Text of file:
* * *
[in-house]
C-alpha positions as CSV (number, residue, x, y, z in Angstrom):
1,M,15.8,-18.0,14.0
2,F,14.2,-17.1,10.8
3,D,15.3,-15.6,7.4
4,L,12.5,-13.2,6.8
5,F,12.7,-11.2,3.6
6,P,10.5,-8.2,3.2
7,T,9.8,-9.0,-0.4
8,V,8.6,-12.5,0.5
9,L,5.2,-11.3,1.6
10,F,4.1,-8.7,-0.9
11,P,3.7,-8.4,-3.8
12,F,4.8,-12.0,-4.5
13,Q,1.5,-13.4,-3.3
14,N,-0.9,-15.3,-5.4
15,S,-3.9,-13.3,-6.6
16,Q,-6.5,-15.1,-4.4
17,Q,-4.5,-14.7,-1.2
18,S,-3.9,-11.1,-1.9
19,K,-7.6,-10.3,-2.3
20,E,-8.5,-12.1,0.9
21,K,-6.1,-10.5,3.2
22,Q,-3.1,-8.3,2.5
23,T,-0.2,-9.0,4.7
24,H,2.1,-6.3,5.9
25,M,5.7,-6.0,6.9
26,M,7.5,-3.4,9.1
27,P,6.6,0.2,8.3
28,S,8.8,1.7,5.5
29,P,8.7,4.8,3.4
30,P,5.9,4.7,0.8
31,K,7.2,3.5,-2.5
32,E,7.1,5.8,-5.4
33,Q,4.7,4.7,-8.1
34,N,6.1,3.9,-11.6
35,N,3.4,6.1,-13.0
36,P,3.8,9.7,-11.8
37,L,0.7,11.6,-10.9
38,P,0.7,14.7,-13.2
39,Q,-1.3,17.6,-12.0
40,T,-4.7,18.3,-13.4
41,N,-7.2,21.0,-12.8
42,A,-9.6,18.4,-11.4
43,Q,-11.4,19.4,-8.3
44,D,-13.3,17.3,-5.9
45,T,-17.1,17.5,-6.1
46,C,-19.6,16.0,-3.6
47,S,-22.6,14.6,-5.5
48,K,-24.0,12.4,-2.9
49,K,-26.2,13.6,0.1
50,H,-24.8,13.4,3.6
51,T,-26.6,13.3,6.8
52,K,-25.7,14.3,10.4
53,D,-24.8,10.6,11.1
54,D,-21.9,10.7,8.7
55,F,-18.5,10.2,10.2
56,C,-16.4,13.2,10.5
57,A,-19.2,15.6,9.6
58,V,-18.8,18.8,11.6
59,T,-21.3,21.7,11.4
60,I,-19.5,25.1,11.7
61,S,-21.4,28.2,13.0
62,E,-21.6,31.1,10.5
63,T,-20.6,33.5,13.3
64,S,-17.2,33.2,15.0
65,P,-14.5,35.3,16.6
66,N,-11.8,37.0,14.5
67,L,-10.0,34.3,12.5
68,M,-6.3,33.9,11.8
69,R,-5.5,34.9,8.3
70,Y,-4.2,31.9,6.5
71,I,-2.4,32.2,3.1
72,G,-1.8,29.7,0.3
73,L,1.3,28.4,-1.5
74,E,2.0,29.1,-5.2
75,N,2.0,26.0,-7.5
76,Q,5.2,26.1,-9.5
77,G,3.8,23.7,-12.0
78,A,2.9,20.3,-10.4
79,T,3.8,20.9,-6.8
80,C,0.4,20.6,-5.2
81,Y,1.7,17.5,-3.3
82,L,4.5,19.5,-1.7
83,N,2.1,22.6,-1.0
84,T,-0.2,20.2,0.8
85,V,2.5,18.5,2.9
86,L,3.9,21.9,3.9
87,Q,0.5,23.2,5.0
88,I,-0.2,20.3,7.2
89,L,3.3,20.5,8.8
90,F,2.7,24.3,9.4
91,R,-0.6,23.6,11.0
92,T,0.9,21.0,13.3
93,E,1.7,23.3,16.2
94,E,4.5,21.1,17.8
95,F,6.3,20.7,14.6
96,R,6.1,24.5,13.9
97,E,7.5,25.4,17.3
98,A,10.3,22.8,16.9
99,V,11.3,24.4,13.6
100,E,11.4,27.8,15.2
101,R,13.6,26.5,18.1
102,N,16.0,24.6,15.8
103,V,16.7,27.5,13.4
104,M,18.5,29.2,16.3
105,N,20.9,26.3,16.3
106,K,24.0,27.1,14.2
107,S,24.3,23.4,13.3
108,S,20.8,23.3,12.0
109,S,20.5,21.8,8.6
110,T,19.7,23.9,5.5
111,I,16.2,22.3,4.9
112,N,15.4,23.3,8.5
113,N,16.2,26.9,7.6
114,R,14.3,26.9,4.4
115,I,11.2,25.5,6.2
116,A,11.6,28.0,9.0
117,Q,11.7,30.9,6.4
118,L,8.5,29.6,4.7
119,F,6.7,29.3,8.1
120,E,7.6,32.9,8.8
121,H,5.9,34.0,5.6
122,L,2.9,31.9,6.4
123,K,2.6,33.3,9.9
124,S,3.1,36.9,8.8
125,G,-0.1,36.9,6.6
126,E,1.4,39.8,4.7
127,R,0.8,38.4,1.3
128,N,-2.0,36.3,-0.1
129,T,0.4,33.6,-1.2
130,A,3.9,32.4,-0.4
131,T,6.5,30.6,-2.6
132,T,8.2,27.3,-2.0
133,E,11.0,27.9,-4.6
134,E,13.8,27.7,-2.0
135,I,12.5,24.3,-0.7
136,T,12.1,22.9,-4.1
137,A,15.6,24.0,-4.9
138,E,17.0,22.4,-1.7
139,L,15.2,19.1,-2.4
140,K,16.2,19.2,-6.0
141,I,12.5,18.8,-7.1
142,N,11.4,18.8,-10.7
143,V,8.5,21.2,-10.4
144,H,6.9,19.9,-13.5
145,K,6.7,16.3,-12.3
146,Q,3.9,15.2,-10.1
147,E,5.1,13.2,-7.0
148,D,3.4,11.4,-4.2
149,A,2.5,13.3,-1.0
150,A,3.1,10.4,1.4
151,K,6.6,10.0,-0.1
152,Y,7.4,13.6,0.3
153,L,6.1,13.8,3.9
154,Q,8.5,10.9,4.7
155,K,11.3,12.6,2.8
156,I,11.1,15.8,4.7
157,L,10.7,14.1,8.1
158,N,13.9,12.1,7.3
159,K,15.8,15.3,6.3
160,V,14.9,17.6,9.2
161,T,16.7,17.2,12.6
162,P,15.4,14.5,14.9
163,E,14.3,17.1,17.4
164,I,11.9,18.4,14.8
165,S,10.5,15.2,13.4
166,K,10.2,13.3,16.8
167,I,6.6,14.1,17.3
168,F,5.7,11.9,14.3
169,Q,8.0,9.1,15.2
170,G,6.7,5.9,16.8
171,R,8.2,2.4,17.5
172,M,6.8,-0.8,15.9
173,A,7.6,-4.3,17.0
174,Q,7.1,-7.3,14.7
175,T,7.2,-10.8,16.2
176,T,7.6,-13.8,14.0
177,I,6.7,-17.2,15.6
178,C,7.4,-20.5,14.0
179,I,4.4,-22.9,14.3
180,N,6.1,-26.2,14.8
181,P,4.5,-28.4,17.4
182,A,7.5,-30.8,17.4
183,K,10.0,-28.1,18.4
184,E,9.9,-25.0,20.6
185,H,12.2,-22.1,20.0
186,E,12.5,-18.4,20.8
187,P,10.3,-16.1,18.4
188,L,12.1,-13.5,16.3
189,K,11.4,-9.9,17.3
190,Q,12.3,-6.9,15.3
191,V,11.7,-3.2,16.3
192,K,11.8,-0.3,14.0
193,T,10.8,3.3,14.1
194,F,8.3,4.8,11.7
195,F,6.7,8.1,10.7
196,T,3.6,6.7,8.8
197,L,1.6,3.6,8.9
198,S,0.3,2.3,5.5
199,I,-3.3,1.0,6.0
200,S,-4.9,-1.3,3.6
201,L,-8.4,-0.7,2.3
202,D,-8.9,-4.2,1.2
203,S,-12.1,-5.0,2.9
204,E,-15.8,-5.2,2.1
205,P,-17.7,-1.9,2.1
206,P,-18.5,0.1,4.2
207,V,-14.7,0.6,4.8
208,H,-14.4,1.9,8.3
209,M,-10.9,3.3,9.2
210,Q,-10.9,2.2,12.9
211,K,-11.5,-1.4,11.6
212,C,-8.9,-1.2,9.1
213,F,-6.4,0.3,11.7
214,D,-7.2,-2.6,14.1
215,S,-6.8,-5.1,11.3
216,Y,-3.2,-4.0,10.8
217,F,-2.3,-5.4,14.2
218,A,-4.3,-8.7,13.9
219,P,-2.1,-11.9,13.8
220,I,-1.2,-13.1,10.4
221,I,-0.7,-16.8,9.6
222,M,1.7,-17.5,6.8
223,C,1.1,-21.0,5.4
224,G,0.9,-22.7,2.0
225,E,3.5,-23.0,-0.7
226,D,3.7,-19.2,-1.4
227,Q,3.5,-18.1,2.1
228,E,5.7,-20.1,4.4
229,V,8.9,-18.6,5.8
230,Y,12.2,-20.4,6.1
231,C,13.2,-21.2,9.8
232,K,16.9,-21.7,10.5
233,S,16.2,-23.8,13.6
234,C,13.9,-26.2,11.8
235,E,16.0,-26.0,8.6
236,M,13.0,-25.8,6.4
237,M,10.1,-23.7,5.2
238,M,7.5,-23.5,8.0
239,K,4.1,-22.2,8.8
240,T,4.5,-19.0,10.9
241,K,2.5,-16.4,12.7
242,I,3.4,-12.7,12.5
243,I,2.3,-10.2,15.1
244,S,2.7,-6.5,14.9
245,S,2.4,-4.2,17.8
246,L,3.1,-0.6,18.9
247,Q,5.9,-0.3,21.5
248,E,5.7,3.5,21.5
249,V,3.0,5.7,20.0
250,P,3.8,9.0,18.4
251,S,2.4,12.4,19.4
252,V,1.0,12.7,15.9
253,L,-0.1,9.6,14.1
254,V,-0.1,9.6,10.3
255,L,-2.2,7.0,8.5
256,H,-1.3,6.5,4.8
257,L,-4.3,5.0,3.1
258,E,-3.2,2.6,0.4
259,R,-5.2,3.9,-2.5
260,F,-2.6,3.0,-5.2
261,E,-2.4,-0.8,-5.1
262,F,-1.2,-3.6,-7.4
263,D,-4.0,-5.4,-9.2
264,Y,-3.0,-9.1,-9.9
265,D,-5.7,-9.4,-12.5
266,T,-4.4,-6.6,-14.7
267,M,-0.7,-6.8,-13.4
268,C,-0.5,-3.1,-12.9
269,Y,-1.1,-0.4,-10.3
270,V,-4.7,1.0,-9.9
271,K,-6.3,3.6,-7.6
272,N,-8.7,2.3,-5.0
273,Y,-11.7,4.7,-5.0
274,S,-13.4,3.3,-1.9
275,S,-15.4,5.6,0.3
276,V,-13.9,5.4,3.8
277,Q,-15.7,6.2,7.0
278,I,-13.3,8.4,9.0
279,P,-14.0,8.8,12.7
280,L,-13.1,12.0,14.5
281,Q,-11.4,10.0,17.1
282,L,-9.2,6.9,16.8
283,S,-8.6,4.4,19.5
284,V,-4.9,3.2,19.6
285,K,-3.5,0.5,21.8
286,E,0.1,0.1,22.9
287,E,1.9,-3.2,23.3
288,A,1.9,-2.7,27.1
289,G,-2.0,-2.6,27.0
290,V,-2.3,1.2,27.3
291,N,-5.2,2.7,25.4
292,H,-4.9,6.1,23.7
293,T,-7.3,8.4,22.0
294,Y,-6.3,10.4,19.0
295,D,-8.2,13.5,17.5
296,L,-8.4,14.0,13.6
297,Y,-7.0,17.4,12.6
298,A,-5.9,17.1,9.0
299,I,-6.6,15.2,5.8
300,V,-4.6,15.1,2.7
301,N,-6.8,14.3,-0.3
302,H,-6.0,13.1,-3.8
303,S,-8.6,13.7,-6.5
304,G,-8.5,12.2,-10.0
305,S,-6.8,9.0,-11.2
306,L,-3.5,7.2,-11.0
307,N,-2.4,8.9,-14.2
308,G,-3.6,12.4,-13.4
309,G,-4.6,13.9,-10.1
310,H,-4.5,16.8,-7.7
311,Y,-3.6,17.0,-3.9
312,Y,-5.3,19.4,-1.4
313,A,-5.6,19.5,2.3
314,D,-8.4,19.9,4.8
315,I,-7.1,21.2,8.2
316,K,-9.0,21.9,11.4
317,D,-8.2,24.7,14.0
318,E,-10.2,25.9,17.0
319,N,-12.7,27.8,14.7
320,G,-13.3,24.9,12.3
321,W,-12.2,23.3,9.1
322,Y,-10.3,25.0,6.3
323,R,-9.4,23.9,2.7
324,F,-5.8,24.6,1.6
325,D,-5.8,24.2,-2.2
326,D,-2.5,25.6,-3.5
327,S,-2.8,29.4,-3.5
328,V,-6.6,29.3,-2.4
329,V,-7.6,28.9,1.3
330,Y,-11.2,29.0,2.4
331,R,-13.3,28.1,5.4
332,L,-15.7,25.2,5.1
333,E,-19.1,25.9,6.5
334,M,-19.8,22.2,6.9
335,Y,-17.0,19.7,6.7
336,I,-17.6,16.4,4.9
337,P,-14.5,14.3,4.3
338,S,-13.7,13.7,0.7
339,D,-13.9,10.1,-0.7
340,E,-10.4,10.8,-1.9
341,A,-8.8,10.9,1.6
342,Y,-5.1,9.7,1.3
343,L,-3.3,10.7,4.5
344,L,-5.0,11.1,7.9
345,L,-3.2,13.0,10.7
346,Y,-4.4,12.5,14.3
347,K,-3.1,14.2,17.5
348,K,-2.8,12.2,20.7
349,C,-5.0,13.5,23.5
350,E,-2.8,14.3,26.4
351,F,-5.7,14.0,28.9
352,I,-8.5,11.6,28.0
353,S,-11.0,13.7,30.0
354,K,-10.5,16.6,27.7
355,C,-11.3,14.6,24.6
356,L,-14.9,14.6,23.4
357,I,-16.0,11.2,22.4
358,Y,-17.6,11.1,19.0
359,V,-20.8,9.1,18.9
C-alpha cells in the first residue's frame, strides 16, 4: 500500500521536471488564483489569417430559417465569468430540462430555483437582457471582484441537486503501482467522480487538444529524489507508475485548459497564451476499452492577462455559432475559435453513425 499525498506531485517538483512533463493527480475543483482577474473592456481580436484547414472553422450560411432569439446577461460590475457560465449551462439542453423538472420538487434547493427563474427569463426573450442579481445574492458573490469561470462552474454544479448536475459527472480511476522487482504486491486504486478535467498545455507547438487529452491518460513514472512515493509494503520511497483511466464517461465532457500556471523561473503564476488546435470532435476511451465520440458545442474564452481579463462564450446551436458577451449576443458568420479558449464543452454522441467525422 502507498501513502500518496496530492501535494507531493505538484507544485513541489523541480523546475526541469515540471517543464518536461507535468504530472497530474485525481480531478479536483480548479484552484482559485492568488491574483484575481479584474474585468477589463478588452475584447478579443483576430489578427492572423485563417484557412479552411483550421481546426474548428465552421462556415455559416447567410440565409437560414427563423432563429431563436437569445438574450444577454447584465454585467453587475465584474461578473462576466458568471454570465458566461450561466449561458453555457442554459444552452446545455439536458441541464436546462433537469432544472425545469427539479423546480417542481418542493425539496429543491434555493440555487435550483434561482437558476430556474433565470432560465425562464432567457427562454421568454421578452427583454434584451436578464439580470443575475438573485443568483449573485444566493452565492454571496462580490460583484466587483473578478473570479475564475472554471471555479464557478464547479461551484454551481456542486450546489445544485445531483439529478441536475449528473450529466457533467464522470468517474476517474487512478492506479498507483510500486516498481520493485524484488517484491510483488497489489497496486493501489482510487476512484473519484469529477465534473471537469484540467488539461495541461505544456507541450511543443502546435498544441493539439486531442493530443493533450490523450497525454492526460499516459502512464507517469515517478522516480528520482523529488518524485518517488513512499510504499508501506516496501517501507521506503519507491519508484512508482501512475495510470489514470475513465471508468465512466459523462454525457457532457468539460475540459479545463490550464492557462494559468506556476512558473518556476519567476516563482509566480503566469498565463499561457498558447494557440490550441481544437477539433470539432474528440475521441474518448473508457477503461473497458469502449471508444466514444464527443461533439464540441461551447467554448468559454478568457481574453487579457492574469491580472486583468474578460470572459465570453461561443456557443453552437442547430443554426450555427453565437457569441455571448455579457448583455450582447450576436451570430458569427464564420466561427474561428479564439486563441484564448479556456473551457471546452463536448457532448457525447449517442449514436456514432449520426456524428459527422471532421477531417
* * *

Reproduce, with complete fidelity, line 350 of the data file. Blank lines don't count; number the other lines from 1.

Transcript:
348,K,-2.8,12.2,20.7